immune system
Credit: enot-poloskun/Getty Images

As it expands from oncology into autoimmune disease, Cullinan Therapeutics (formerly Cullinan Oncology) yesterday announced a $280 million private placement. The company’s lead compound is now CLN-978 for systemic lupus erythematosus (SLE), which it believes has the potential to be a safe, first-in-class, off-the-shelf, disease-modifying treatment in autoimmune diseases. 

“Today’s announcements represent a major step forward for Cullinan Therapeutics…we believe that CLN-978 could offer a convenient modality and potentially disease-modifying treatment for patients with autoimmune diseases where current treatments often only address symptoms, rather than the underlying disease itself,” said Nadim Ahmed, CEO of Cullinan Therapeutics. 

CLN-978 is a half-life extended, CD19xCD3 bispecific T cell engager construct, that triggers redirected lysis of CD19-expressing target cells in vitro and in vivo, according to the company release. 

A small Cullinan-sponsored trial in patients with B cell non-Hodgkin lymphoma suggested the drug was very effective against CD19. While the company is not pursuing non-Hodgkin lymphoma studies further now, they say they will keep working on oncology.

Originally conceived as a method of eliminating cancerous B cells, B cell depletion therapies are now also being used against autoimmune diseases, including systemic lupus erythematosus and multiple sclerosis. CD19 expression occurs across all B lineage cells, including the short-lived plasma cells and plasmablasts that produce the pathogenic autoantibodies present in autoimmune conditions.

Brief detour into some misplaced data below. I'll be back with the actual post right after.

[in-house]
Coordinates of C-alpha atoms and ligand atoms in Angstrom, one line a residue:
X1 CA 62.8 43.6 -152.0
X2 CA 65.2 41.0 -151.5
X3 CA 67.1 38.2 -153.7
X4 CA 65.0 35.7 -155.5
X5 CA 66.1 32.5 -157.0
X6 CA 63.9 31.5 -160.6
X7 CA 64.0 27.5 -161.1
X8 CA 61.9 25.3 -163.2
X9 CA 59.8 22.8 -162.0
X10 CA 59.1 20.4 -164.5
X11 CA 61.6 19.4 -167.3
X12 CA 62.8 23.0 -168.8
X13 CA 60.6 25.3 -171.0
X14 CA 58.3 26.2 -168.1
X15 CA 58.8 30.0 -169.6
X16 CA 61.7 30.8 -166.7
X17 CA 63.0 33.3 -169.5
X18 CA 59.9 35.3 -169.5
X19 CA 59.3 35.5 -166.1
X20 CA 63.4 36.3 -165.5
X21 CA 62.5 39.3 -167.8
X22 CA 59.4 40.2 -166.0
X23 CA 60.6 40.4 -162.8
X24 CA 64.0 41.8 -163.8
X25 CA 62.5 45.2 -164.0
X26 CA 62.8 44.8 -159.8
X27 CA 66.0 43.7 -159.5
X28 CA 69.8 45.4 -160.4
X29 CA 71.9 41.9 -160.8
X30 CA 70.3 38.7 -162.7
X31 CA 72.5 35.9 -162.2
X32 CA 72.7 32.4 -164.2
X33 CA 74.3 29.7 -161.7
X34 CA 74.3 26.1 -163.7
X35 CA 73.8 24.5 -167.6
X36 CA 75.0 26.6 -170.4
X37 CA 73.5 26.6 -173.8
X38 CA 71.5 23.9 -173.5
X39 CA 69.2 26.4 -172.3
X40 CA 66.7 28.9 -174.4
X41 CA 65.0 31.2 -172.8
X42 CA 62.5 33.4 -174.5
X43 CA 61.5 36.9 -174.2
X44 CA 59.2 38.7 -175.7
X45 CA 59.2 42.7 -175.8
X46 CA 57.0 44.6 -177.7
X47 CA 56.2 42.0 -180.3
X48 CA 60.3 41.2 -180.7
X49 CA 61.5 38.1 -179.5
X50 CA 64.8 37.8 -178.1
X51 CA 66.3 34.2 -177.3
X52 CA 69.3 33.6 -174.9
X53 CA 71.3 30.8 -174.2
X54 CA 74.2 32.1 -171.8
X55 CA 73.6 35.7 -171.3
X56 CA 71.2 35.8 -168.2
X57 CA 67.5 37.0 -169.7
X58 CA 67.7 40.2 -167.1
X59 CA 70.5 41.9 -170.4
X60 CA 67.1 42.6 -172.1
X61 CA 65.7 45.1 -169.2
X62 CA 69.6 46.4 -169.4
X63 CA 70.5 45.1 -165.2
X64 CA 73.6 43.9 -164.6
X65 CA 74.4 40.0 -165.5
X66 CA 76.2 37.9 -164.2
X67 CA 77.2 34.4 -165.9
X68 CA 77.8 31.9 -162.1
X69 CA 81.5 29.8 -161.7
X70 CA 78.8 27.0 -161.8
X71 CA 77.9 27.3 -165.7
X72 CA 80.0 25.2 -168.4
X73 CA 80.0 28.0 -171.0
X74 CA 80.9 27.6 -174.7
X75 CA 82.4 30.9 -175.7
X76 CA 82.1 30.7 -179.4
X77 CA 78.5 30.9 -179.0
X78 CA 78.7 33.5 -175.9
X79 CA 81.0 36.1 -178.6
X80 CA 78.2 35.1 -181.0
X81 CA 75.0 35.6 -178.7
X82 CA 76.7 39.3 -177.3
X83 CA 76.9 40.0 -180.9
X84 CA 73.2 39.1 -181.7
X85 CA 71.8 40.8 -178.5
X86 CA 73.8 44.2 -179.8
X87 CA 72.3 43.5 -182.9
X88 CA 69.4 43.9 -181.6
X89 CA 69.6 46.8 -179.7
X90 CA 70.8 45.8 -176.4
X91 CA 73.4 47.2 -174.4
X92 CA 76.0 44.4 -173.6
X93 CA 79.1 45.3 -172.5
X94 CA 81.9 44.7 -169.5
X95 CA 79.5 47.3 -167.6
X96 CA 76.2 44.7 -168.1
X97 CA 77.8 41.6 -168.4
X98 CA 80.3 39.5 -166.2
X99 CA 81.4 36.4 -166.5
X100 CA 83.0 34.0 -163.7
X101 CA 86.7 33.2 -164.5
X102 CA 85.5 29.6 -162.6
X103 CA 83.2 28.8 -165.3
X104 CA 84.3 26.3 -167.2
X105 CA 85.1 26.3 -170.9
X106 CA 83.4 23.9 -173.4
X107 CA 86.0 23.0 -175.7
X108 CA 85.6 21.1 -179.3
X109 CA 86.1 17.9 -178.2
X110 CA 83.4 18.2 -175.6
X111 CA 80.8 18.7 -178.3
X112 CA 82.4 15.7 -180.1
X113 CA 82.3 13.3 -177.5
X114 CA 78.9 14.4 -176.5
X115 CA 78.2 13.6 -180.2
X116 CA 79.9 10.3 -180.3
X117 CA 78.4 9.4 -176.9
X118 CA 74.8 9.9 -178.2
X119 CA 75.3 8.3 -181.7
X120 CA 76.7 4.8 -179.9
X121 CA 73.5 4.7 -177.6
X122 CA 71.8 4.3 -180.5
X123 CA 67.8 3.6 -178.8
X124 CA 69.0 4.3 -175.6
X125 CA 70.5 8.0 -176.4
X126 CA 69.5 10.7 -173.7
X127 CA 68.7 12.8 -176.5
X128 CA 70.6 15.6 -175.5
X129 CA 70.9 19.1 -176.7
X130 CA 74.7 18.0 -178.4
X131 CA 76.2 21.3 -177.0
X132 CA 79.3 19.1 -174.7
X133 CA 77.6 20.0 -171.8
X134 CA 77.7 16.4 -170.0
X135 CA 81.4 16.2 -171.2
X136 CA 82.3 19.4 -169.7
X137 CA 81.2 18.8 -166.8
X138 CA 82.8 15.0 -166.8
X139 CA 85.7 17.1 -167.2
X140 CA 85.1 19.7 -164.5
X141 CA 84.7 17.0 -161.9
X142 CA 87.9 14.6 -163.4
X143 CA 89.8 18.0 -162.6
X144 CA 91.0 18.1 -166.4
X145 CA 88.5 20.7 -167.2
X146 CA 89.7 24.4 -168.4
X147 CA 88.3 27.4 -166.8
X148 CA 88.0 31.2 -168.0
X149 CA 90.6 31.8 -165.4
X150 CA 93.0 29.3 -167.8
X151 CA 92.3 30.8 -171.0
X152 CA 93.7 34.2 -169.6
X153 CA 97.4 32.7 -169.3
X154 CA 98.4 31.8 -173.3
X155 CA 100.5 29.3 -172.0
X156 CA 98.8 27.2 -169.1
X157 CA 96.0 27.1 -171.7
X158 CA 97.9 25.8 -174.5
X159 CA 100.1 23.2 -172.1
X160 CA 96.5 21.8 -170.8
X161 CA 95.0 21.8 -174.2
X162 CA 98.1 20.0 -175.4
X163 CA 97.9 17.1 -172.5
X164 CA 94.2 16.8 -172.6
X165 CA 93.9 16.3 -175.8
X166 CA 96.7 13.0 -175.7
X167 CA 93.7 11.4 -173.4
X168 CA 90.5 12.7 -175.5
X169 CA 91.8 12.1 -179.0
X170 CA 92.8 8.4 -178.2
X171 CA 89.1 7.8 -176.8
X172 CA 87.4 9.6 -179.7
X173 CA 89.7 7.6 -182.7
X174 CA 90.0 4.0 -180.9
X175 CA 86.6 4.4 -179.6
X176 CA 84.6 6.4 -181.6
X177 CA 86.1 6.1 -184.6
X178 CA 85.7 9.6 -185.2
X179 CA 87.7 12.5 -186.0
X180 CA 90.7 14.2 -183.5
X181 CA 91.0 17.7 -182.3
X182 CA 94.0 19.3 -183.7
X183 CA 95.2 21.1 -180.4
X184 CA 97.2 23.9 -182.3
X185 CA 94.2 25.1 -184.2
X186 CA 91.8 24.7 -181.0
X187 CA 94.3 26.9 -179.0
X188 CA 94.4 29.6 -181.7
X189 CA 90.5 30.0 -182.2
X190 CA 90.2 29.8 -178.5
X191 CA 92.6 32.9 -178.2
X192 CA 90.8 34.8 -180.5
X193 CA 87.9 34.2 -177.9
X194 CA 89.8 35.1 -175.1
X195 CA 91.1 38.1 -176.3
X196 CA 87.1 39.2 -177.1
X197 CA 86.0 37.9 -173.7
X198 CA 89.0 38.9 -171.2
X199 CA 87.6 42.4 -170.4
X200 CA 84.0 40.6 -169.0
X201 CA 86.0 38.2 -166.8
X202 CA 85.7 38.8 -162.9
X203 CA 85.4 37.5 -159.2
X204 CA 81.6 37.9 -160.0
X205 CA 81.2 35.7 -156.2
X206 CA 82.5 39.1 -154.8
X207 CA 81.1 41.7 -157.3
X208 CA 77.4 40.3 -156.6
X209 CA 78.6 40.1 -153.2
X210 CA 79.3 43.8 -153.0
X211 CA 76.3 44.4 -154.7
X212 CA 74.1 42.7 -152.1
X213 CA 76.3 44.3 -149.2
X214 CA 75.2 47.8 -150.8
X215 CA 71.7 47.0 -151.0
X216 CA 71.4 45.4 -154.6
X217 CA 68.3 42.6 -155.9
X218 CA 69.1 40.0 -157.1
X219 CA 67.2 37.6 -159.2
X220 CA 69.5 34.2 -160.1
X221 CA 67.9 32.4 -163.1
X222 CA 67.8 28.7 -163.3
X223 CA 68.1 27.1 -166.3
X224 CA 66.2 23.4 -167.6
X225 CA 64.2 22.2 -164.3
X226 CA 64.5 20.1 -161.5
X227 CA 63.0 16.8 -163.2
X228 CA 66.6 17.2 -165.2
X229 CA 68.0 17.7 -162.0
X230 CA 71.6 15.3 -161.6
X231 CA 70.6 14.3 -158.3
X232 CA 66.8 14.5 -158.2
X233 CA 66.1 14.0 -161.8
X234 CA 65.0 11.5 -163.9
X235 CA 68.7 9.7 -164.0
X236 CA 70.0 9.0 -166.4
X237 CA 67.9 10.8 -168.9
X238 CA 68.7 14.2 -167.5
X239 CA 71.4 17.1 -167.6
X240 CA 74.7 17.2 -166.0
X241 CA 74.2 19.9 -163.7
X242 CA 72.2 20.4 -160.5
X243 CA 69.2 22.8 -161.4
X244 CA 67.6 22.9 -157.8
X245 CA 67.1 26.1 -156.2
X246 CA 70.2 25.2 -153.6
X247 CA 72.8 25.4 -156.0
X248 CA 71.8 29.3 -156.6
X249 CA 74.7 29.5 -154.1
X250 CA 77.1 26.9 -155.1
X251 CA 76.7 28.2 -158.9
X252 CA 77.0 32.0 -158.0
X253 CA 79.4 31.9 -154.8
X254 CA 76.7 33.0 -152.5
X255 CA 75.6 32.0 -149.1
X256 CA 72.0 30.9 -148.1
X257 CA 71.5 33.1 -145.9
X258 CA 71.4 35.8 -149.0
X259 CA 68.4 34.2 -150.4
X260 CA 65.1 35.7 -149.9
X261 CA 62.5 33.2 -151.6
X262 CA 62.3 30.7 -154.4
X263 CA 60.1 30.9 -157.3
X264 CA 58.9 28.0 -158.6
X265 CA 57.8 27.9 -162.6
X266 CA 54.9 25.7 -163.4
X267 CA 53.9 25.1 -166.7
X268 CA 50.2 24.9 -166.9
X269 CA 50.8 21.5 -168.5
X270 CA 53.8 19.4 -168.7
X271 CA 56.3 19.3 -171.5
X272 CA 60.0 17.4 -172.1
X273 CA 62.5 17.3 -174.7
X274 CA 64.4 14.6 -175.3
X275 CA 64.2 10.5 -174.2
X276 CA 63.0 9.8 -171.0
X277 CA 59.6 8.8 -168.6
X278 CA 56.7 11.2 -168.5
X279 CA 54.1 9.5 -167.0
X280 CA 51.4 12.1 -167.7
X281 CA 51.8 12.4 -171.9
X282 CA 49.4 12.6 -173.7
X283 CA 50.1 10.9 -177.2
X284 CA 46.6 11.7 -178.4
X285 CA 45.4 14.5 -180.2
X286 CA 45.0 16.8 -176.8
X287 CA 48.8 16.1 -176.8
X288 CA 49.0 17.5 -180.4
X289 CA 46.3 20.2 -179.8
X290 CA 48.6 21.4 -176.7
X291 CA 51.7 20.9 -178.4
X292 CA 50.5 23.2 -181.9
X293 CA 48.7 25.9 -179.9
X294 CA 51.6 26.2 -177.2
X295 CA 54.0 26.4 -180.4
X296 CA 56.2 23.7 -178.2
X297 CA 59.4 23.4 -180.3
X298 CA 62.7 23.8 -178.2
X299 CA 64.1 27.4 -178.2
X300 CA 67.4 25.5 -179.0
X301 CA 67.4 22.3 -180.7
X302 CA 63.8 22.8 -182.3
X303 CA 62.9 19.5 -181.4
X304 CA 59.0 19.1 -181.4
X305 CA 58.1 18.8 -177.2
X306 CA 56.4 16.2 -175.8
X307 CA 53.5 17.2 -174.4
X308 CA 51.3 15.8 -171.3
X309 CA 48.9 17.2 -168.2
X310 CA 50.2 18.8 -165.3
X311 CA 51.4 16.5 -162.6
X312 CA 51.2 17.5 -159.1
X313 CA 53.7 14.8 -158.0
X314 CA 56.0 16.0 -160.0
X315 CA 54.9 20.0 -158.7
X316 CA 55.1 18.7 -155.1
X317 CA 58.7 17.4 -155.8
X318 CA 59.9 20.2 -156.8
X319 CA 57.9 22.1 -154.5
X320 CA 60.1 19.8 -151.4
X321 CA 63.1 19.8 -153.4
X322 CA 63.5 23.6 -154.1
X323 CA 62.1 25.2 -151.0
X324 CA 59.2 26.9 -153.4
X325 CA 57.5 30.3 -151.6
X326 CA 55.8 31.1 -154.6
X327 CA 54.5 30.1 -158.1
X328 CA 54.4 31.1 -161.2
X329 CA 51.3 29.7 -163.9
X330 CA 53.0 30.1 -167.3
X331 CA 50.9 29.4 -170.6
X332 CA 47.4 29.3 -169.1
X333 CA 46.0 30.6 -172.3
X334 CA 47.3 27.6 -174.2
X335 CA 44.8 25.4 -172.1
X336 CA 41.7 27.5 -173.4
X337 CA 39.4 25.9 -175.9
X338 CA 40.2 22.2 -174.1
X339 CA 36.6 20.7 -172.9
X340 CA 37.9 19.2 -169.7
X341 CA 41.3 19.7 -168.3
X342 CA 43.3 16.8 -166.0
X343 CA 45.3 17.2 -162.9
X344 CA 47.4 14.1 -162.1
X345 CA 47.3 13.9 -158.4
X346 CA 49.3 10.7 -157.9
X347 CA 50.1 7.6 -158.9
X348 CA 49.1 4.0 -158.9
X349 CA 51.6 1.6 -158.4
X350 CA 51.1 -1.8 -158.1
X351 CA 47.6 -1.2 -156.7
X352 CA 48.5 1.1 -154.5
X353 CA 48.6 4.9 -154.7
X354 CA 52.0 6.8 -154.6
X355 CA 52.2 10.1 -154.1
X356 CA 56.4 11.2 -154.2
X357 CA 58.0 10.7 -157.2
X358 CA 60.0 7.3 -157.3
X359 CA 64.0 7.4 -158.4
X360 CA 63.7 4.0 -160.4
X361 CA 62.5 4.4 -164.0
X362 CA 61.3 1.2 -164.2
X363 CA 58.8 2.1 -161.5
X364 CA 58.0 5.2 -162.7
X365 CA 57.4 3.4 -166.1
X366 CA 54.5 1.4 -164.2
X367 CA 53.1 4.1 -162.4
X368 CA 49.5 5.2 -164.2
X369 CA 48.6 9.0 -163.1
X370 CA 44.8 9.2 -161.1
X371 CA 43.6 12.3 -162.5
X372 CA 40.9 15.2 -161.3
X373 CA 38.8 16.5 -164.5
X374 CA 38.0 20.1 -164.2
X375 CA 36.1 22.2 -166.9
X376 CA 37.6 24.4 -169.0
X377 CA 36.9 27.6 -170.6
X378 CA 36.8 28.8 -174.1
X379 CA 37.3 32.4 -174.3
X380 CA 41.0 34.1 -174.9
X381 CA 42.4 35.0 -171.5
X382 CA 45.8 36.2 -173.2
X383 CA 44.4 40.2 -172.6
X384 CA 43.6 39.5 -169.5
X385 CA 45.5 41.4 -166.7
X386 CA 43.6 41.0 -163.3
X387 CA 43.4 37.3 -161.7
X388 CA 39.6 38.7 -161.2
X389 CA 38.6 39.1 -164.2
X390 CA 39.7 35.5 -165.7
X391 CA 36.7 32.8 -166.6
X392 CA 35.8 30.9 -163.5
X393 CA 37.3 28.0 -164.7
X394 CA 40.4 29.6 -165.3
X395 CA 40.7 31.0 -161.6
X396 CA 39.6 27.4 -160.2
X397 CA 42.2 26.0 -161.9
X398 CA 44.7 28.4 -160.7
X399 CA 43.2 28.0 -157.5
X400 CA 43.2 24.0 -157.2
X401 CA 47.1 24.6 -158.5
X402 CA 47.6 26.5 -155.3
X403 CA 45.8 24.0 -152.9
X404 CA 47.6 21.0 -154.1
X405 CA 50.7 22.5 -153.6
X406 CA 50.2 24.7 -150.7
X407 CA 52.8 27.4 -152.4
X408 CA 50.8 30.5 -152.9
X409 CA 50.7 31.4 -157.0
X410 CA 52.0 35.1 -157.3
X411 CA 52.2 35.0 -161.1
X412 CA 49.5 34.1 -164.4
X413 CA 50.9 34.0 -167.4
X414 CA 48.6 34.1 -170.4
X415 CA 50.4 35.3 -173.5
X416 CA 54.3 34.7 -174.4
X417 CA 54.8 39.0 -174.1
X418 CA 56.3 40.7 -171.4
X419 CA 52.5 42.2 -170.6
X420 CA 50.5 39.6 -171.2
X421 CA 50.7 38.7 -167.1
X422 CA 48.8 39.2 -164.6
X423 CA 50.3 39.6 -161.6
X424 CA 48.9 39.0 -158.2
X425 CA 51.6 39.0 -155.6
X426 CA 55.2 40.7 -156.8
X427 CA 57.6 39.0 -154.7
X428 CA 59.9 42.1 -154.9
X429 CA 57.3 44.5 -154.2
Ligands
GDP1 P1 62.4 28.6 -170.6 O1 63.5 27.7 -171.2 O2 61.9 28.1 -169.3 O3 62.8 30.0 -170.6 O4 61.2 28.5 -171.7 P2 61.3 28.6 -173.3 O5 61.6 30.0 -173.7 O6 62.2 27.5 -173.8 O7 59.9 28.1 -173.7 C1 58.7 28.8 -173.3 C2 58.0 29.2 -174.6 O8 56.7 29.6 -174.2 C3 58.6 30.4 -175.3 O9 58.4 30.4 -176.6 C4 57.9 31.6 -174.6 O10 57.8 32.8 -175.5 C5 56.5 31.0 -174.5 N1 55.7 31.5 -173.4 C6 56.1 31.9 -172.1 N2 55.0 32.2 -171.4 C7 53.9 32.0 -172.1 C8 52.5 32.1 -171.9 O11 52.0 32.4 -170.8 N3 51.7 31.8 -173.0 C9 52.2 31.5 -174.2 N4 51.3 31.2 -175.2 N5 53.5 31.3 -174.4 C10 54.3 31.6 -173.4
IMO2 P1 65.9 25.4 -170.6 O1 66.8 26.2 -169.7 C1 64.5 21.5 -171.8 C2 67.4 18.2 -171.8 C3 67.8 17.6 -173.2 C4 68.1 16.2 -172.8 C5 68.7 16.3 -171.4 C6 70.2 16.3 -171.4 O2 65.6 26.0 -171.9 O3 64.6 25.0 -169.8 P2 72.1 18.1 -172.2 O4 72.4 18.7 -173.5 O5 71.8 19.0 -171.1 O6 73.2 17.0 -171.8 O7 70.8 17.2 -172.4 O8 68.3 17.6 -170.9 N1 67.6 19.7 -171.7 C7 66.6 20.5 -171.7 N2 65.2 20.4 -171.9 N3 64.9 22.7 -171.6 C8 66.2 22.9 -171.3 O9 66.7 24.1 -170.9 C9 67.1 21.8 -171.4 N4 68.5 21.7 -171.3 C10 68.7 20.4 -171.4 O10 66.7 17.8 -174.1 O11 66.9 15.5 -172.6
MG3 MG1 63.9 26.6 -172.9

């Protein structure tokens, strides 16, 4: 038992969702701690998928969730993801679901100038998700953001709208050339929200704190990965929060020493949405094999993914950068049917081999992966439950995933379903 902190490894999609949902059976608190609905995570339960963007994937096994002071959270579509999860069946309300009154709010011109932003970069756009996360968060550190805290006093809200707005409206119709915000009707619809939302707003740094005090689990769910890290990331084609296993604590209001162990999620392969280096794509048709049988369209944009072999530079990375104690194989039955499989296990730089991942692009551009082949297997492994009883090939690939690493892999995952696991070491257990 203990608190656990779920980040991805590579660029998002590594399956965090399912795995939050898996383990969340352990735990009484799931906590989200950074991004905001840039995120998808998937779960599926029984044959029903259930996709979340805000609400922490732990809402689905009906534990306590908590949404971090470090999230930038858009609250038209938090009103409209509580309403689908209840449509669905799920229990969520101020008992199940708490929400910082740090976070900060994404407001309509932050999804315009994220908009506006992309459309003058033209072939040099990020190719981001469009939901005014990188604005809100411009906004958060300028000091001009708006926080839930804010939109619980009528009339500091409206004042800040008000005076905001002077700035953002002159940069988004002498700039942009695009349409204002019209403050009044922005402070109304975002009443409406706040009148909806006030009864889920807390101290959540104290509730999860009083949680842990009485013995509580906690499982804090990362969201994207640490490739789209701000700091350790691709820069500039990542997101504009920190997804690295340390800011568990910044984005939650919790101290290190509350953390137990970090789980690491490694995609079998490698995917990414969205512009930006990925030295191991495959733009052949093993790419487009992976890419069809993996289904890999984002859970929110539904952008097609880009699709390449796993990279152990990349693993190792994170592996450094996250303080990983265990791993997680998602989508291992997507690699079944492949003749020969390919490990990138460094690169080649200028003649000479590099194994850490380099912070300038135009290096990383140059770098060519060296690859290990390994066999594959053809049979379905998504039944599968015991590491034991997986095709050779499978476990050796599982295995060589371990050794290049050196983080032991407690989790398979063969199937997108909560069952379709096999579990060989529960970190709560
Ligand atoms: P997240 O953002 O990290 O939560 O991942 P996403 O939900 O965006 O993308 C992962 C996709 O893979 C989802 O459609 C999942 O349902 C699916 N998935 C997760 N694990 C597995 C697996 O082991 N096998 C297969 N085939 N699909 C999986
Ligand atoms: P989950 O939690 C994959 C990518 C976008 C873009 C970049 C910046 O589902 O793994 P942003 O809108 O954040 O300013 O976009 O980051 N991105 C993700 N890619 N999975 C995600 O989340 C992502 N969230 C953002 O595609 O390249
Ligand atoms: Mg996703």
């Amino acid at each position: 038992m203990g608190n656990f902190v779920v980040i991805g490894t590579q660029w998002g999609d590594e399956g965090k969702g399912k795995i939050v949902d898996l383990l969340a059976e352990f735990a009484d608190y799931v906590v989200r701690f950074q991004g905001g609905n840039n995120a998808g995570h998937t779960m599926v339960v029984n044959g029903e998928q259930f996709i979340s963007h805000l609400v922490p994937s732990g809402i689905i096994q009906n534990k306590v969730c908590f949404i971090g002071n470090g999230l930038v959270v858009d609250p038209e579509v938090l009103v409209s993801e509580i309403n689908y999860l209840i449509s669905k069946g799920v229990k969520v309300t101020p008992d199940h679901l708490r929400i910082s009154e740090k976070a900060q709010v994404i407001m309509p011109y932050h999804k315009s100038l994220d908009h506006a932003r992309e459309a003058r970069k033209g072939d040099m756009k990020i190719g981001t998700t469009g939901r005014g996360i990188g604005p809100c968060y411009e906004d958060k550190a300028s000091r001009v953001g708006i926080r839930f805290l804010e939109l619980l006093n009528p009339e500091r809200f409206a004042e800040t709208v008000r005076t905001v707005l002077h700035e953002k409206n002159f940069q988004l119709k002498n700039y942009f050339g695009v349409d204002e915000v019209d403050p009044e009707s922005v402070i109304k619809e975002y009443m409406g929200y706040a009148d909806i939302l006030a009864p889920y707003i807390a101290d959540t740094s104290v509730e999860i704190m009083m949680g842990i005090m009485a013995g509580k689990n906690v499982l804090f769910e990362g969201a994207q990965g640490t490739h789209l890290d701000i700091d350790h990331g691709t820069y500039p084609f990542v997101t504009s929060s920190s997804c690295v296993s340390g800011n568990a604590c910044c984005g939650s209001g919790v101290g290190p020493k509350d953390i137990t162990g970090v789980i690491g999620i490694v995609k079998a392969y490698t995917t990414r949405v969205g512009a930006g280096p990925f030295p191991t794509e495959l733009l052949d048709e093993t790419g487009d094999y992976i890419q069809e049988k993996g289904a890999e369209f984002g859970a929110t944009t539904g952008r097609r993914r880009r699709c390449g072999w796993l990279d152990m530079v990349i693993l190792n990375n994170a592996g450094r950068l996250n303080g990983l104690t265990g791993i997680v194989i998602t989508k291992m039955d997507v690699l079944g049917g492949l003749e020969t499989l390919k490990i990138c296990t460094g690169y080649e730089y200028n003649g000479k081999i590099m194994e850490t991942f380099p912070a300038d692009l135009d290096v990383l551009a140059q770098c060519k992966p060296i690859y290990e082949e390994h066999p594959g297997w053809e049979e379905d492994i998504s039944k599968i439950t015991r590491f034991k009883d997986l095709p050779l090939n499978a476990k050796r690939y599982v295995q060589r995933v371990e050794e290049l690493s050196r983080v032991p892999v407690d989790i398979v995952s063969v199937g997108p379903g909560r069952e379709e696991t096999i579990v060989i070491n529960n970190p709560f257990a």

CLN-978 offers potential advantages to CD19 directed CAR T therapies, which have shown promise in such conditions, but have drawbacks that include convenience and manufacturing challenges. In April 2024, the Journal of Experimental Medicine published a Found in Translation article highlighting the potential advantages of CD19-directed T cell engagers over CD19 CAR-T cell engaging antibodies for the treatment of autoimmune diseases. The co-authors of this paper are Jennifer S. Michaelson, CSO at Cullinan Oncology, and Patrick A. Baeuerle, scientific advisor to Cullinan Oncology and honorary professor in immunology at Ludwig Maximilians University Munich.

Cullinan’s preliminary study in B cell non-Hodgkin lymphoma showed that CLN-978 can deplete peripheral B cells and demonstrate clinical activity at a favorable safety profile when the drug was administered subcutaneously once weekly. Two of the three patients in the study experienced objective clinical benefit and one showed a complete response. Of the two patients with detectable B cells at baseline, both experienced rapid, deep, and sustained B cell depletion after administration of CLN-978. 

Cullinan says it plans to submit an investigational new drug application for CLN-978 in SLE in the third quarter of 2024 and is also planning for future development in other autoimmune diseases. 

The CDC estimates the prevalence of SLE in the U.S. to be approximately 160,000 to 320,000 cases. Currently available treatments do not routinely induce treatment-free remission, and most patients require lifelong immunosuppression that treats symptoms without modifying the course of disease.

Also of Interest